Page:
Defining terrorism has been a subject of controversy among researchers, while some would include both state actors and non-state actors; some rejected the inclusion of state actors as possible terrorist. Other definitions restrict terrorism to attacks on civilian targets. Some definitions limit terrorism to an act with political goals, and exclude criminal purposes, while some include both political and criminal purposes. Most definitions regard terrorism irrespective of its goal as illegitimate method or means, while few definitions consider it legitimate if it is for a just cause, hence the aphorism “one person’s terrorist is another person’s freedom fighter” (Martin 2008: 11). Nevertheless, there is a consensus that no matter how altruistic terrorism is, it is an extreme method or tactic.

The United State Codes prepared by the US House of Representative defines terrorism “as premeditated, politically motivated violence perpetrated against noncombatant targets by subnational groups or clandestine agents.” While executive branch codes defines it as “the unlawful use of force and violence against persons or property to intimidate or coerce a government, the civilian population, or any segment thereof, in furtherance of political or social objectives” (Mahan and Griset 2008: 3).

The British on the other hand defines it as “the use of violence for political ends including any use of violence for the purpose of putting the public or any section of the public in fear” (Imobighe & Eguavoen 2006: 14).

Bruce Hoffman defines terrorism as the “deliberate creation and exploitation of fear through violence or the threat of violence in the pursuit of political change.” While Stern defines it as “an act of threat of violence against noncombatants with the objective of exacting revenge, intimidating, or otherwise influence an audience.” Laqueur argues that there is no definition that comprehensively addresses the issue of terrorism, but all the same, he defines terrorism as “the use of covert violence by a group for political ends” (Mahan and Griset 2008: 4).    

 For the purposes of this thesis, and to fully understand Boko Haram ideology, terrorism is define as a premeditated act of violent carried out by extremist organizations, or individuals against unarmed or defenceless civilians, civilian targets, soft spots, and passive military and police targets, to cause maximum carnage and destruction, in order to instil fear, confusion, and apprehension in the minds of people. And in pursuance of political, social, religious, or ideological agenda.

It is very important to note that the above definition does not take into cognisance terrorism from the top, that is, terrorism perpetrated by the states. It only covers terrorism from the bottom, that is, terrorism carried out by non-state actors.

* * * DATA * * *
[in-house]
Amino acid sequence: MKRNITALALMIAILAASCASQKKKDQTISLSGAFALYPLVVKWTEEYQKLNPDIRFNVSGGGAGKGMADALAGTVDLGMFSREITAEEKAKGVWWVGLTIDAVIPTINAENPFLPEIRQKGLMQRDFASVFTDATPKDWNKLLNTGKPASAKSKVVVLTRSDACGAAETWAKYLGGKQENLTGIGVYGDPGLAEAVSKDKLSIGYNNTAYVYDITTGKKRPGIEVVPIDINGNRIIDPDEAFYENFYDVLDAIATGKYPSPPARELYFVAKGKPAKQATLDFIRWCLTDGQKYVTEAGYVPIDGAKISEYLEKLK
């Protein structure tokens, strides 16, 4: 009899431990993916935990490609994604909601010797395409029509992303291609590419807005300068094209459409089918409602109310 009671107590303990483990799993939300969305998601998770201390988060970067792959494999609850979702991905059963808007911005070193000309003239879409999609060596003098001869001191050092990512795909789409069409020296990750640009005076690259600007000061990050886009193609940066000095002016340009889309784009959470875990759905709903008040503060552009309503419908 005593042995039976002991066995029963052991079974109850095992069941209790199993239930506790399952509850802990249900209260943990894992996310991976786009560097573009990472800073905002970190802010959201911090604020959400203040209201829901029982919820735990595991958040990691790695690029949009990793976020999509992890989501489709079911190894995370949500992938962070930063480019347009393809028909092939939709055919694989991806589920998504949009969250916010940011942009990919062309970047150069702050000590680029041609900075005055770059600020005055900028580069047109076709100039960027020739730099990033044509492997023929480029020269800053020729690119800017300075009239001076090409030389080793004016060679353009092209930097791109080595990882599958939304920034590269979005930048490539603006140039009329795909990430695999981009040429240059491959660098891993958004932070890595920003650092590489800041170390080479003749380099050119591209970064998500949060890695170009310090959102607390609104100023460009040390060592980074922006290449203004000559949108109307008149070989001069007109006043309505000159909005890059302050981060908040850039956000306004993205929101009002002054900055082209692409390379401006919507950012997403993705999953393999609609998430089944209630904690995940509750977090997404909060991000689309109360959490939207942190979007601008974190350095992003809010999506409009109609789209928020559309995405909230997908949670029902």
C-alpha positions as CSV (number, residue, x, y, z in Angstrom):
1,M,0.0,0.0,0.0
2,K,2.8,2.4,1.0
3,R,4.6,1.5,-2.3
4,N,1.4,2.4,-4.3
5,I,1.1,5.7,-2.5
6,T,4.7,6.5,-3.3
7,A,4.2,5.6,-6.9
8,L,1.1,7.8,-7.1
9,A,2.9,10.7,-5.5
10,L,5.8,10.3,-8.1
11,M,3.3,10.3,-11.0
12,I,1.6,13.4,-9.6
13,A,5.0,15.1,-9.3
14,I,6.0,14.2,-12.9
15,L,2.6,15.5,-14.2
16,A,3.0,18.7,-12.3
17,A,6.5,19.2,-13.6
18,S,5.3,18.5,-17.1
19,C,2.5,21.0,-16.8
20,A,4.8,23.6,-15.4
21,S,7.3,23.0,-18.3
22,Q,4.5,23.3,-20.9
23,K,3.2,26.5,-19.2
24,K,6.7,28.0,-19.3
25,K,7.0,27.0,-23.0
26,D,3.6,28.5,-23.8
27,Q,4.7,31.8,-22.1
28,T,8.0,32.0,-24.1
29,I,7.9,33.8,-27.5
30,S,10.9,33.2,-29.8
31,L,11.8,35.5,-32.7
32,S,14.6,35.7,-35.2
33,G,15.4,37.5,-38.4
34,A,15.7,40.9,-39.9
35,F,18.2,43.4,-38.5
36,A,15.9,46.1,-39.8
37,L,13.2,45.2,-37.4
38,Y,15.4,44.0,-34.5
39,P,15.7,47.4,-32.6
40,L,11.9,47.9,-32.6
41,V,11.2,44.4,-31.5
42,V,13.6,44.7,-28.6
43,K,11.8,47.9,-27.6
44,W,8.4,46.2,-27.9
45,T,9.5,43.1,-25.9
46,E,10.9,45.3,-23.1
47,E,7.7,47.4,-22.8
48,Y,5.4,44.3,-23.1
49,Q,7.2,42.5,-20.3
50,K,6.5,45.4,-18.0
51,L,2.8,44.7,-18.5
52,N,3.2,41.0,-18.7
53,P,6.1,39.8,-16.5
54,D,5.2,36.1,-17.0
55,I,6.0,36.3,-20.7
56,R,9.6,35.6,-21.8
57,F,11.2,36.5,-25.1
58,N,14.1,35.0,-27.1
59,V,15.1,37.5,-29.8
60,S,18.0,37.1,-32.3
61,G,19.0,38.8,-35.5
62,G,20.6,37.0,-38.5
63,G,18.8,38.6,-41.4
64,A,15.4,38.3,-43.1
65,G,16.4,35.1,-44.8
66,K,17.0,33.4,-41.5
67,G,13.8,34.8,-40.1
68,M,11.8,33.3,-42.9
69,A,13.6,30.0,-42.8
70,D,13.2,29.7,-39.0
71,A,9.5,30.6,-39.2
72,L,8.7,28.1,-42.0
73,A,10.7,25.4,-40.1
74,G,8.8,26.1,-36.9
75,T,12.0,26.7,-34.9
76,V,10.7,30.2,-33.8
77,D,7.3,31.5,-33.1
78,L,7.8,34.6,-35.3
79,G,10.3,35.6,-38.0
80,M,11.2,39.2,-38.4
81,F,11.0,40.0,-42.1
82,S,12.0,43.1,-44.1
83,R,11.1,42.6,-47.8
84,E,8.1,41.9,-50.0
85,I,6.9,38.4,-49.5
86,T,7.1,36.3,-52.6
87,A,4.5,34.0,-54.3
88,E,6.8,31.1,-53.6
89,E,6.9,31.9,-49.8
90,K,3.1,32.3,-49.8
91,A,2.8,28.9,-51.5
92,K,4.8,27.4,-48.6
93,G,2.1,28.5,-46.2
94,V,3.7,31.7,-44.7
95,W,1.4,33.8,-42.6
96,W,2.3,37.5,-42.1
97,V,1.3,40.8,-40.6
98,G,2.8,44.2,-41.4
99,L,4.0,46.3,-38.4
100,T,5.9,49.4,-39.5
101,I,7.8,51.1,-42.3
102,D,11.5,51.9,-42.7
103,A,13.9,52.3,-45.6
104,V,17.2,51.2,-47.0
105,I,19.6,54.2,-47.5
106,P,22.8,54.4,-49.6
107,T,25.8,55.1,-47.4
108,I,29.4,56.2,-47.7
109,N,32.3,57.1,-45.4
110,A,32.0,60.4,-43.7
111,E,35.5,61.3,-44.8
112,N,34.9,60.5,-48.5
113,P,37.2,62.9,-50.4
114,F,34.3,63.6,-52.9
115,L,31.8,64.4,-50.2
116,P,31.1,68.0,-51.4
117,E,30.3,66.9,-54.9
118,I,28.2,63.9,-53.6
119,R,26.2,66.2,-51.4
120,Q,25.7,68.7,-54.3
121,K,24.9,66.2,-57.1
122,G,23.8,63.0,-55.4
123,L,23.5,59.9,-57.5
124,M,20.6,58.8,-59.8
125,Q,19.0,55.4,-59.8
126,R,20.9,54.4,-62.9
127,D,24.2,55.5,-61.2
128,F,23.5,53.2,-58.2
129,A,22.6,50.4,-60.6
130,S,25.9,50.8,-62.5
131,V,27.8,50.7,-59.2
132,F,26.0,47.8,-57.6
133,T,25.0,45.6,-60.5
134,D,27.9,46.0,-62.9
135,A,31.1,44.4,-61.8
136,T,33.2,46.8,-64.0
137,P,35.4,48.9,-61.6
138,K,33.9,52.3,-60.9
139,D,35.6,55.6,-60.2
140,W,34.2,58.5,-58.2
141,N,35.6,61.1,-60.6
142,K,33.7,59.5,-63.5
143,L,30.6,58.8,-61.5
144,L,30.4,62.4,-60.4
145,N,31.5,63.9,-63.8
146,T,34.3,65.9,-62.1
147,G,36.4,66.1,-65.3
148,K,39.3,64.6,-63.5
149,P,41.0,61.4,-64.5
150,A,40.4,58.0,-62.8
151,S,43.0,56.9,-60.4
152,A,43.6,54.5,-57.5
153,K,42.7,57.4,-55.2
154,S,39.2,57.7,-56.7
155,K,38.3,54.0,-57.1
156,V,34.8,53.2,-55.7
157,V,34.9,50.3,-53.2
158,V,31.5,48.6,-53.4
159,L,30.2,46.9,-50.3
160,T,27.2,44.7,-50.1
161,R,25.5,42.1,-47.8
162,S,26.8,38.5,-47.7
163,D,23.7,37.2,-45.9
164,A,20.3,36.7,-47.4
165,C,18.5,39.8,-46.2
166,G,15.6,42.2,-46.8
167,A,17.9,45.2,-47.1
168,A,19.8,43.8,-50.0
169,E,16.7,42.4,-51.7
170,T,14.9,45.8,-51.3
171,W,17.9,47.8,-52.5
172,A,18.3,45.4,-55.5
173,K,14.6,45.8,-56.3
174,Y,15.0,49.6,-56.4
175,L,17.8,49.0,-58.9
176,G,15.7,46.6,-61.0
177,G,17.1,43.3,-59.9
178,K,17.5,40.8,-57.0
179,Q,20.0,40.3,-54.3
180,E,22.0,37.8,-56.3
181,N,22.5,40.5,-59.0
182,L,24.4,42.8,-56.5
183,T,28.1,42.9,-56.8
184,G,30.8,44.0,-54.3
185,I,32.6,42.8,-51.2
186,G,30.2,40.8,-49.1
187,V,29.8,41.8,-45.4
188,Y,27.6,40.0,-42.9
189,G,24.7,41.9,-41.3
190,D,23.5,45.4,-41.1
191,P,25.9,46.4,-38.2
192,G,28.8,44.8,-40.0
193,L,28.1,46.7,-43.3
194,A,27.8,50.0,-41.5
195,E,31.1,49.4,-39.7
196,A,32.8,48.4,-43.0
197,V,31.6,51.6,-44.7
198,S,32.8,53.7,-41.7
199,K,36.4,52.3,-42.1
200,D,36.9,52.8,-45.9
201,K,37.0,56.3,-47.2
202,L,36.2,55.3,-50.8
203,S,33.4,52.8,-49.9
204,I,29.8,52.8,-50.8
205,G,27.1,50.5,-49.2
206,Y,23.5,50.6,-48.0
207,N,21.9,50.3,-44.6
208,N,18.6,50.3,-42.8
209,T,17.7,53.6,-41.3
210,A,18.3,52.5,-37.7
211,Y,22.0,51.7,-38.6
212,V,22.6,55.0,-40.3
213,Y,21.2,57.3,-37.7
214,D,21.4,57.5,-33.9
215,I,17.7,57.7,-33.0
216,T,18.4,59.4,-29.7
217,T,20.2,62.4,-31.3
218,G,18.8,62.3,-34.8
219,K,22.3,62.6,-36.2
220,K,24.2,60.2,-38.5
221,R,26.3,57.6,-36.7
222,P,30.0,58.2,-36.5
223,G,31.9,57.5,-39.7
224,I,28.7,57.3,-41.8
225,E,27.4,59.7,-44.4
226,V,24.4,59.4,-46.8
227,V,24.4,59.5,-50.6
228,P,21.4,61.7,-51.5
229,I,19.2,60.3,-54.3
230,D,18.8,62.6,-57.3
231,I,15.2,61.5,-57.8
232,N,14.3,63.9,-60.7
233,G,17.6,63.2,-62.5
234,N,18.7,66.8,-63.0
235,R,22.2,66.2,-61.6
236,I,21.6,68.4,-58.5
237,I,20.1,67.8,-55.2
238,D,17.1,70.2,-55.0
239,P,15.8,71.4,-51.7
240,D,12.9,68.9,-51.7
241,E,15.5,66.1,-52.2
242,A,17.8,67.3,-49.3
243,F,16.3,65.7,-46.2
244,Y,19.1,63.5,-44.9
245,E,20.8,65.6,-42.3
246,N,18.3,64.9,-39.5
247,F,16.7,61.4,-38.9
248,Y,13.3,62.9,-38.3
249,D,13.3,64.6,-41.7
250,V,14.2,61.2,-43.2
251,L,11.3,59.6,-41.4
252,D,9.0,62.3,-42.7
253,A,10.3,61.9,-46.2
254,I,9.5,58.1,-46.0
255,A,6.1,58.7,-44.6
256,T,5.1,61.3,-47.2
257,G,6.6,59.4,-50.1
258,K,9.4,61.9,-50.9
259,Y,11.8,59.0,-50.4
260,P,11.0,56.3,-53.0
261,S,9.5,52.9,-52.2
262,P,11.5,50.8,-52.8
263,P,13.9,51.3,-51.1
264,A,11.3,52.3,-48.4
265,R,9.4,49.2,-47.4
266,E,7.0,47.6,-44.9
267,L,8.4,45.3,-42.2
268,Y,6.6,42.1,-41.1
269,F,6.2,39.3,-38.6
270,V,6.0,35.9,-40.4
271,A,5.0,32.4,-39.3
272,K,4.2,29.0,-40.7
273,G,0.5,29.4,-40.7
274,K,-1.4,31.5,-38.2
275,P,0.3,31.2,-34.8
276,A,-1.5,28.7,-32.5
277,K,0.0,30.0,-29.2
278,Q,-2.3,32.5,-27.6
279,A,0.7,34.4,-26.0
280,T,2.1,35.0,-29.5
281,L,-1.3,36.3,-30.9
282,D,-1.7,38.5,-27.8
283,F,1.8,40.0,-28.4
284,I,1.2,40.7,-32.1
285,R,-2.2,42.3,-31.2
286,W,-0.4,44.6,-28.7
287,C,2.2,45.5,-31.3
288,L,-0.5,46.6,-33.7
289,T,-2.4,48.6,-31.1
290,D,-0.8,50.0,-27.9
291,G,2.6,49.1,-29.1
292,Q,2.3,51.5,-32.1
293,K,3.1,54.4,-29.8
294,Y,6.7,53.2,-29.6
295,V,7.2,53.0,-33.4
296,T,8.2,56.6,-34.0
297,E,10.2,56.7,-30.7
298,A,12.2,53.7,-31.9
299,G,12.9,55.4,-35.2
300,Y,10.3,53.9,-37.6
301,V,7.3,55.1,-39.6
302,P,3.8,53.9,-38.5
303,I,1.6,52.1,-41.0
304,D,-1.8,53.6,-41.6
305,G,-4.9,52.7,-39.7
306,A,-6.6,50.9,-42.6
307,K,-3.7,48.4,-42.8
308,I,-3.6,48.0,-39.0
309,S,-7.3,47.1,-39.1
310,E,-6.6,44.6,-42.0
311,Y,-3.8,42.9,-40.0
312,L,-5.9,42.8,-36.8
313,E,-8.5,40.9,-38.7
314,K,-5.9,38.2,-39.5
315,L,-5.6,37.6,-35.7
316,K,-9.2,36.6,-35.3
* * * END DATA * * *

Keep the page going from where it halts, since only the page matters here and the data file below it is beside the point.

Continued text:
To put Boko Haram in a perspective, it is pertinent at this juncture to distinguish between terrorism, extremism, and freedom fighting. There is a thin line between these three concepts. An extremist holds a radical opinion or view about a belief or political ideology, which does not accommodate contrary opinion.  The extremists are intolerant of any other belief systems, they consider their cause as absolutely just and good, and any other cause aside theirs, is considered evil. For the fact that the extremists hold such belief or ideology does not translate into terrorism, but the moment the Rubicon is crossed by forcefully and violently imposing their beliefs and ideologies on the others through killings, bombing, kidnapping, etc., then it becomes terrorism. While a freedom fighter is someone who is perceived to be fighting for a just cause, either the liberation or emancipation of a people, or any other just causes. But when freedom fighters begin to use unconventional means to achieve their purpose, then it becomes terrorism. For example, the Provisional Irish Republican Army in the United Kingdom and the Basque Separatist Organisation known as Euskadi Ta Askatasuna (ETA) in Spain declare that they are fighting for the oppressed, and for a homeland. These causes are noble, but the ways and manners they go about it have resulted into labelling of these organisations as terrorist organisations.

Although, terrorism is not a recent phenomenon, it has been in existence for ages, taking different forms and modes. From the fearful group known as the Thugs, also known as Phansigars or stranglers, that existed in the seventh century, who committed violent acts and atrocities by killing and dismembering the corpses of their victims to prevent cremation or proper burial to satisfy Kali the Hindu goddess of death and destruction. To the Assassins also known as Ismailis-Nizari, which existed between 1090 and 1275, whose objective was to purify Islam, and hasten the eventual emergence of a Mahdi or Messiah who would ultimately lead a holy war or Jihad against the traditional establishment. In addition, the Jewish group known as Zealots-Sicarii, whose activities eventually led to the exile and ultimate destruction of the ways of life and Jewish structure and institutions, was dreaded as a violent group (Rapoport in Horgan and Braddock 2012: 9 – 11).

However, terrorism became a topical issue after the attack on world trade centre on September 11, 2001. That is not to say there were no terrorist attacks before 9/11, in fact, the Israeli athletic contingent to the Olympic held in Munich, Germany, in 1977 were taking hostage by the Palestinian militant from the Black September Organisation. The attacks resulted into the death of eleven Israelis, a German police, and five militants (Jackson, et al. 2011: 54). On the 21 December 1988, Pan American Flight 103 was destroyed by a bomb over Lockerbie in Scotland, the aftermath of the attack left all the 259 passengers and16 crew members dead. Eleven Lockerbie residents also died in the attack when parts of the plane fell and destroyed several houses in the town (Mahan and Griset, 2008: 97).